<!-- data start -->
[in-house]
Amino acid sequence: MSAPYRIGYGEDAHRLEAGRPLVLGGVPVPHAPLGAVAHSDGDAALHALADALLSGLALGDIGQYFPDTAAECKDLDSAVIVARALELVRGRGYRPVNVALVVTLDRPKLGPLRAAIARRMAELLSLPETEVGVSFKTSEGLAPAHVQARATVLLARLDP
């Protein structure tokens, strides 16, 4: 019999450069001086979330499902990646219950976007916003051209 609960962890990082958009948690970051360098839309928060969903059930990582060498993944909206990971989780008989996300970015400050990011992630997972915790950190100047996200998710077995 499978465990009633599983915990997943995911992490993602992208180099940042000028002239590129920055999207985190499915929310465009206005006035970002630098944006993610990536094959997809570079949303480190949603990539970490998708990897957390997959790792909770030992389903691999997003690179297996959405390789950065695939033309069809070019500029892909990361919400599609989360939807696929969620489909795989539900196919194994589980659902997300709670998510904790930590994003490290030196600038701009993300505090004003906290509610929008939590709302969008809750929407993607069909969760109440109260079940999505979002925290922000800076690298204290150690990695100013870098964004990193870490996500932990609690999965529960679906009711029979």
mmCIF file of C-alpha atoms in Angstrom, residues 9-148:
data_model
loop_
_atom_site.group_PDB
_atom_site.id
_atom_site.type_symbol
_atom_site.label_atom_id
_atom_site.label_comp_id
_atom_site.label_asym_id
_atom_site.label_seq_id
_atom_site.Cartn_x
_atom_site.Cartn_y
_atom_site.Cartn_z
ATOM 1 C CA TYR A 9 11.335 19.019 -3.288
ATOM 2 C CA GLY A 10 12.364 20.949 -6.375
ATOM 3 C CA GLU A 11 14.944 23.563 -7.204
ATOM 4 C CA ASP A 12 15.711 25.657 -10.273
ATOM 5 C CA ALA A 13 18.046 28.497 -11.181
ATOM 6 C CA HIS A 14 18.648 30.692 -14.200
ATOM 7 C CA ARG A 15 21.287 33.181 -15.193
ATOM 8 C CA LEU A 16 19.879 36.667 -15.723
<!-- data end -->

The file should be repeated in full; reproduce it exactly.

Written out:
[in-house]
Amino acid sequence: MSAPYRIGYGEDAHRLEAGRPLVLGGVPVPHAPLGAVAHSDGDAALHALADALLSGLALGDIGQYFPDTAAECKDLDSAVIVARALELVRGRGYRPVNVALVVTLDRPKLGPLRAAIARRMAELLSLPETEVGVSFKTSEGLAPAHVQARATVLLARLDP
């Protein structure tokens, strides 16, 4: 019999450069001086979330499902990646219950976007916003051209 609960962890990082958009948690970051360098839309928060969903059930990582060498993944909206990971989780008989996300970015400050990011992630997972915790950190100047996200998710077995 499978465990009633599983915990997943995911992490993602992208180099940042000028002239590129920055999207985190499915929310465009206005006035970002630098944006993610990536094959997809570079949303480190949603990539970490998708990897957390997959790792909770030992389903691999997003690179297996959405390789950065695939033309069809070019500029892909990361919400599609989360939807696929969620489909795989539900196919194994589980659902997300709670998510904790930590994003490290030196600038701009993300505090004003906290509610929008939590709302969008809750929407993607069909969760109440109260079940999505979002925290922000800076690298204290150690990695100013870098964004990193870490996500932990609690999965529960679906009711029979």
mmCIF file of C-alpha atoms in Angstrom, residues 9-148:
data_model
loop_
_atom_site.group_PDB
_atom_site.id
_atom_site.type_symbol
_atom_site.label_atom_id
_atom_site.label_comp_id
_atom_site.label_asym_id
_atom_site.label_seq_id
_atom_site.Cartn_x
_atom_site.Cartn_y
_atom_site.Cartn_z
ATOM 1 C CA TYR A 9 11.335 19.019 -3.288
ATOM 2 C CA GLY A 10 12.364 20.949 -6.375
ATOM 3 C CA GLU A 11 14.944 23.563 -7.204
ATOM 4 C CA ASP A 12 15.711 25.657 -10.273
ATOM 5 C CA ALA A 13 18.046 28.497 -11.181
ATOM 6 C CA HIS A 14 18.648 30.692 -14.200
ATOM 7 C CA ARG A 15 21.287 33.181 -15.193
ATOM 8 C CA LEU A 16 19.879 36.667 -15.723